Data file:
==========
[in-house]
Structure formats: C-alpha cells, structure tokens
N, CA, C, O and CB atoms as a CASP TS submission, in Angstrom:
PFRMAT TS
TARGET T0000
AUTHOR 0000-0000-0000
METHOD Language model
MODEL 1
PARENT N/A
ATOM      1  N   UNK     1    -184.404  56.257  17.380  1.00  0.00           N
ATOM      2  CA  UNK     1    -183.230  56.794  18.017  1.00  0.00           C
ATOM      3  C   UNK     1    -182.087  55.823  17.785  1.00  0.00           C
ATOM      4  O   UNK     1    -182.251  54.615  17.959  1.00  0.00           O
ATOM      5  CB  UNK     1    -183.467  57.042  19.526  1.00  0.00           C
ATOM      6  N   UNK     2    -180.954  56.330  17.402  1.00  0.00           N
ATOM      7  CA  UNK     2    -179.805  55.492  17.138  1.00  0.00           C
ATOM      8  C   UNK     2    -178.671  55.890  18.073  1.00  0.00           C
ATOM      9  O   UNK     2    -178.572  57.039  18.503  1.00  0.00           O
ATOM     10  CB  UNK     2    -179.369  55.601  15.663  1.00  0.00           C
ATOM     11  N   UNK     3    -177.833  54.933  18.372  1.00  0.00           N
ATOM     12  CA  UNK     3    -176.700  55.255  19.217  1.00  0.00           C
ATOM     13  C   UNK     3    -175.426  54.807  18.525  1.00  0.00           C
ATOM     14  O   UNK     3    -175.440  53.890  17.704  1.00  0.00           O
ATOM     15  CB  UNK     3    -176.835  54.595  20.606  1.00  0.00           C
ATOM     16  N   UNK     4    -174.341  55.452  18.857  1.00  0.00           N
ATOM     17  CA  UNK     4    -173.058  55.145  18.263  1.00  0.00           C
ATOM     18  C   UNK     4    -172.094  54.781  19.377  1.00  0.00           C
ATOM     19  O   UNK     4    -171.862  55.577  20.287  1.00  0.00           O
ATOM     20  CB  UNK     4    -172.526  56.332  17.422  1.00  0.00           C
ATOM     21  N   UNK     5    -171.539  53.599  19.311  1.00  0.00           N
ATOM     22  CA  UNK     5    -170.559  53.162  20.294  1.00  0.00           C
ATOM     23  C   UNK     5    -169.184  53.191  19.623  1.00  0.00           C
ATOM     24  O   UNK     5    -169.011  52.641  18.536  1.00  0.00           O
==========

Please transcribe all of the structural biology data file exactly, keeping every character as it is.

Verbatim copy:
[in-house]
Structure formats: C-alpha cells, structure tokens
N, CA, C, O and CB atoms as a CASP TS submission, in Angstrom:
PFRMAT TS
TARGET T0000
AUTHOR 0000-0000-0000
METHOD Language model
MODEL 1
PARENT N/A
ATOM      1  N   UNK     1    -184.404  56.257  17.380  1.00  0.00           N
ATOM      2  CA  UNK     1    -183.230  56.794  18.017  1.00  0.00           C
ATOM      3  C   UNK     1    -182.087  55.823  17.785  1.00  0.00           C
ATOM      4  O   UNK     1    -182.251  54.615  17.959  1.00  0.00           O
ATOM      5  CB  UNK     1    -183.467  57.042  19.526  1.00  0.00           C
ATOM      6  N   UNK     2    -180.954  56.330  17.402  1.00  0.00           N
ATOM      7  CA  UNK     2    -179.805  55.492  17.138  1.00  0.00           C
ATOM      8  C   UNK     2    -178.671  55.890  18.073  1.00  0.00           C
ATOM      9  O   UNK     2    -178.572  57.039  18.503  1.00  0.00           O
ATOM     10  CB  UNK     2    -179.369  55.601  15.663  1.00  0.00           C
ATOM     11  N   UNK     3    -177.833  54.933  18.372  1.00  0.00           N
ATOM     12  CA  UNK     3    -176.700  55.255  19.217  1.00  0.00           C
ATOM     13  C   UNK     3    -175.426  54.807  18.525  1.00  0.00           C
ATOM     14  O   UNK     3    -175.440  53.890  17.704  1.00  0.00           O
ATOM     15  CB  UNK     3    -176.835  54.595  20.606  1.00  0.00           C
ATOM     16  N   UNK     4    -174.341  55.452  18.857  1.00  0.00           N
ATOM     17  CA  UNK     4    -173.058  55.145  18.263  1.00  0.00           C
ATOM     18  C   UNK     4    -172.094  54.781  19.377  1.00  0.00           C
ATOM     19  O   UNK     4    -171.862  55.577  20.287  1.00  0.00           O
ATOM     20  CB  UNK     4    -172.526  56.332  17.422  1.00  0.00           C
ATOM     21  N   UNK     5    -171.539  53.599  19.311  1.00  0.00           N
ATOM     22  CA  UNK     5    -170.559  53.162  20.294  1.00  0.00           C
ATOM     23  C   UNK     5    -169.184  53.191  19.623  1.00  0.00           C
ATOM     24  O   UNK     5    -169.011  52.641  18.536  1.00  0.00           O